Using WHERE Clause in SQL Server Query

In this blog we shall look into the usage of WHERE clause in SQL Server. WHERE clause can be used in Select, Update, Delete statements to filter the rows being affected by the query. In fact it can be used inside an Insert statement too which has a Select statement. WHERE clause ensures the data is filtered when it is retrieved in select statements or it ensures only those records are affected when updating / deleting is performed.

A WHERE clause contains one or more conditions depending on which the records are filtered in the table(s). The conditions in WHERE clause can be based on one or more operators and the operators that can be used in a WHERE clause can be =, <>, != , >, <, BETWEEN, IN, LIKE, NOT and many more. When there are multiple conditions, those conditions can be combined with AND / OR.

Let us look at some examples to understand different types of WHERE clause.

Examples for WHERE Clause

Example 1: Using “=”

SELECT EmployeeID, Title, Gender, HireDate
 FROM AdventureWorks.HumanResources.Employee
 WHERE Title = 'Production Technician - WC20'

 In the above SQL statement, the condition used in WHERE ensure that those records that have the value “Production Technician – WC20″ in the Title column will be displayed. You might have noticed that the string value Production Technician – WC20 is enclosed in single quotes, the reason being that all string values and Date and time related columns need to compared with at value which is enclosed in single quotes.

Example 2 A: Using “LIKE” and %

SELECT EmployeeID, Title, Gender, HireDate
FROM AdventureWorks.HumanResources.Employee
WHERE Title LIKE '%Technician'

In the above SQL statement, the condition used in WHERE is more wider than the one in previous example. It uses LIKE keyword to filter those records that end with the value “Technician” in the column Title. Notice that when we use LIKE we do not use = symbol as we would like to filter the data according to a patterm matching and the criteria in this condition is any rows / records which end with the string Technician. You also notice that ‘%’ is used before the string, which indicates that any string value in that position is valid in the condition.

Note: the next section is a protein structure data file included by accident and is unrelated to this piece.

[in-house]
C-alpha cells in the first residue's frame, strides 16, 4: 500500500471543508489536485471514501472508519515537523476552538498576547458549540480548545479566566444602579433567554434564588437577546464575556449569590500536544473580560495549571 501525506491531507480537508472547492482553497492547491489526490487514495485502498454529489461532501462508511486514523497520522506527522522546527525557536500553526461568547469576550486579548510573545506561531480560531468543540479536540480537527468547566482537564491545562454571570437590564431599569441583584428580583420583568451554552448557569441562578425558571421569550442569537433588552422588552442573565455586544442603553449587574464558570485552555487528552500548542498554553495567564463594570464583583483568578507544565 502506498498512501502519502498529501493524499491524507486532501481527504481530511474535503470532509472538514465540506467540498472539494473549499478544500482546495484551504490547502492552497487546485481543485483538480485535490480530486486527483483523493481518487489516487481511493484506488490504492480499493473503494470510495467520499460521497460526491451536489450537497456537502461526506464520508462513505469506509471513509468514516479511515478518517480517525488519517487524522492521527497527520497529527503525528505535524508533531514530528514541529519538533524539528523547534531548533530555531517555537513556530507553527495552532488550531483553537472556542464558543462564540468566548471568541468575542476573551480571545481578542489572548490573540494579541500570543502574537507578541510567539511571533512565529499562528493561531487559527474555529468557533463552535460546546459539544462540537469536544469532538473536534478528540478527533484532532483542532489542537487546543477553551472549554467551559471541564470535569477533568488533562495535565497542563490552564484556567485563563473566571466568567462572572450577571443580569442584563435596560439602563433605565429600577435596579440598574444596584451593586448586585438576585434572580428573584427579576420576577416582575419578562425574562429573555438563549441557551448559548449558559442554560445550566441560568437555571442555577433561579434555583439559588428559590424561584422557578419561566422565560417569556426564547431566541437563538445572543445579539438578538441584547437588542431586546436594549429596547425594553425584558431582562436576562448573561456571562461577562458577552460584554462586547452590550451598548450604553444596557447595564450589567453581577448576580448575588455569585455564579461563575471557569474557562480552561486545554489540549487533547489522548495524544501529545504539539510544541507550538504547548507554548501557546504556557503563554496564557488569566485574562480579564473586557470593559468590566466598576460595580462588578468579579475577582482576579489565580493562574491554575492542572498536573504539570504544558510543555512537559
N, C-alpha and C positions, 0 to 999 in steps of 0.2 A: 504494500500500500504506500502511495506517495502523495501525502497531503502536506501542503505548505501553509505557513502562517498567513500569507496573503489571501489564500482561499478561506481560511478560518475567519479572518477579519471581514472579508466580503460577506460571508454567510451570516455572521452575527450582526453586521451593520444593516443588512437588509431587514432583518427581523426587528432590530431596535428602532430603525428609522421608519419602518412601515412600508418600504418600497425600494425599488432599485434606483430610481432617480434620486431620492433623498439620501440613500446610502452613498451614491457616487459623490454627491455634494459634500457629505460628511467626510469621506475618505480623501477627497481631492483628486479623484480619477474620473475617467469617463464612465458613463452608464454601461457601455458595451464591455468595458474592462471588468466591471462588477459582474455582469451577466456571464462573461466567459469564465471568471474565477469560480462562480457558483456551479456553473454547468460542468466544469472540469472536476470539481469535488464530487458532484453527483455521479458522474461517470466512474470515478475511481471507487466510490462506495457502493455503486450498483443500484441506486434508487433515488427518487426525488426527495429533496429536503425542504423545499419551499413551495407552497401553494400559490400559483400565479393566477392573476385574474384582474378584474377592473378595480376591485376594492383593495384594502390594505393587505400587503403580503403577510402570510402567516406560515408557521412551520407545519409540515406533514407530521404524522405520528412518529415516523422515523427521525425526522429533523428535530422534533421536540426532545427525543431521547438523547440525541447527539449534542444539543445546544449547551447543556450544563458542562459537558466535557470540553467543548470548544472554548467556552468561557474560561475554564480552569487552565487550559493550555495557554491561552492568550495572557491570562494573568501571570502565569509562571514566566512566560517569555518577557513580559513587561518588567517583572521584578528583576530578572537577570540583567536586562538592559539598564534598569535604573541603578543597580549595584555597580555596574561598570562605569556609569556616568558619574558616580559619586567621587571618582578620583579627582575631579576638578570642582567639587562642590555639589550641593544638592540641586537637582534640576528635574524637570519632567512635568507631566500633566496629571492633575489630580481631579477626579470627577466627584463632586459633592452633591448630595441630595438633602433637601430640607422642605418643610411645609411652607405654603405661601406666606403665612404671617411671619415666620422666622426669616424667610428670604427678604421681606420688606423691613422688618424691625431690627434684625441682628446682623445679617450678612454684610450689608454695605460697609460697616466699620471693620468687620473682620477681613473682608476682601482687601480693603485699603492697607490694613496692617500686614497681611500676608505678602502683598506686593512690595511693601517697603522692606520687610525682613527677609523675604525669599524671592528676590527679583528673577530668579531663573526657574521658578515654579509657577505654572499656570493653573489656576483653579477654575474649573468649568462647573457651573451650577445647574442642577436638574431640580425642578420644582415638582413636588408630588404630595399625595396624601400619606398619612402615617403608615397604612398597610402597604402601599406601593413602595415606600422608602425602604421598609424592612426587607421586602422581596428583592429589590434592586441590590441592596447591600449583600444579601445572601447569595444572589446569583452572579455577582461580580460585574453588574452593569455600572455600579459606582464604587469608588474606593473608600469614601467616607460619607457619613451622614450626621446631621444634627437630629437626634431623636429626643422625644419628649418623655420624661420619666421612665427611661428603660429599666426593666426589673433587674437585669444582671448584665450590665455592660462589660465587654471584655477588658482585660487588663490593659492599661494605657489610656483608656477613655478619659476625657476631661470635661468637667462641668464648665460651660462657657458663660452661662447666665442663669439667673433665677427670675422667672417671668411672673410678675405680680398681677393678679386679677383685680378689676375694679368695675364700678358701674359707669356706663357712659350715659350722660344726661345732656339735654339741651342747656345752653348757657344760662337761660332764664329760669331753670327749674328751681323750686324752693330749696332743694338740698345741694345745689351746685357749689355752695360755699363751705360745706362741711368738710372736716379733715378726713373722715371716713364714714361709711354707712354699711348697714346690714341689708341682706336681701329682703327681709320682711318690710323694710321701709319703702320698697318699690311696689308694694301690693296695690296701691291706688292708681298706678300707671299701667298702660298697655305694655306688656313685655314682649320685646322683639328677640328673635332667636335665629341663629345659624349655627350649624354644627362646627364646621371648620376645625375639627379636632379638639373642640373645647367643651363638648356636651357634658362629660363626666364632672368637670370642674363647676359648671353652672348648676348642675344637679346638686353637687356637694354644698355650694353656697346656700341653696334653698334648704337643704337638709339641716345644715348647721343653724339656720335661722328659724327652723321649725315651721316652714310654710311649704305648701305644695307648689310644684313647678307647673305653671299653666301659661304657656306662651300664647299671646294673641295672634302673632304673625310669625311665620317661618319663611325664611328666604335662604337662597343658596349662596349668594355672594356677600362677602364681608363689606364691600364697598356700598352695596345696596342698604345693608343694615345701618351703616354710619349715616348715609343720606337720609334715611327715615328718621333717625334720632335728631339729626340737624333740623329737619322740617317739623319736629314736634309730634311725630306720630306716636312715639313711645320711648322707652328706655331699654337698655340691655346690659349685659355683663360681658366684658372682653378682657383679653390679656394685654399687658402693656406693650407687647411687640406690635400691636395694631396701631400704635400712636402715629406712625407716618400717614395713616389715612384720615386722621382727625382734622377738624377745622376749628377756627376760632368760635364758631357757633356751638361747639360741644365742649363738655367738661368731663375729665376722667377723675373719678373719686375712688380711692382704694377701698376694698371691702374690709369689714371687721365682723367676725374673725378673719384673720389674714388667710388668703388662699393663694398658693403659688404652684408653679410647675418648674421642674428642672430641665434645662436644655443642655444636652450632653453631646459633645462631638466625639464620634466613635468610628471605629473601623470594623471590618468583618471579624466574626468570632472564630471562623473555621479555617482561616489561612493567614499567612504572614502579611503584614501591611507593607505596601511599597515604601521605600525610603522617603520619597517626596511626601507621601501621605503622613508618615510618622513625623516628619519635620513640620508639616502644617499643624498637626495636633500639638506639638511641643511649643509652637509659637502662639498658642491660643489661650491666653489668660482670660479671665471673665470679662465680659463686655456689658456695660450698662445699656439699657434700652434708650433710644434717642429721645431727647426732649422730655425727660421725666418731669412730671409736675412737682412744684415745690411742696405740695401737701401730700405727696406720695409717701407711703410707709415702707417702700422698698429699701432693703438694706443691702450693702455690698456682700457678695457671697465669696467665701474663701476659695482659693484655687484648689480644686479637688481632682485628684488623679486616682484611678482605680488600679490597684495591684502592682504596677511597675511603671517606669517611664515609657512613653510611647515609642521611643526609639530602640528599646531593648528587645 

SELECT EmployeeID, Title, Gender, HireDate
FROM AdventureWorks.HumanResources.Employee
WHERE Title LIKE '%Technician%'

Example 2 B: Using “LIKE” and %

In this statement, the condition is little bit changed to that in previous example. It has an additional ‘%’ at the end of the expression, indicating that any record is a valid record which contains the string “Technician” in column Title, no matter if it is at the beginning or startig or the end of the string value.

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–Bru Medishetty

Finding Log Size for all Databases in SQL Server

Monitoring the size of Transaction Log files is one of those important tasks for a SQL Server Database Administrator. I monitor regularly in order to ensure that my database log files do not grow tremendously in size and potentially run out of space. The script in this article will give the list of Databases and their Transaction Log files size in MB in the descending order.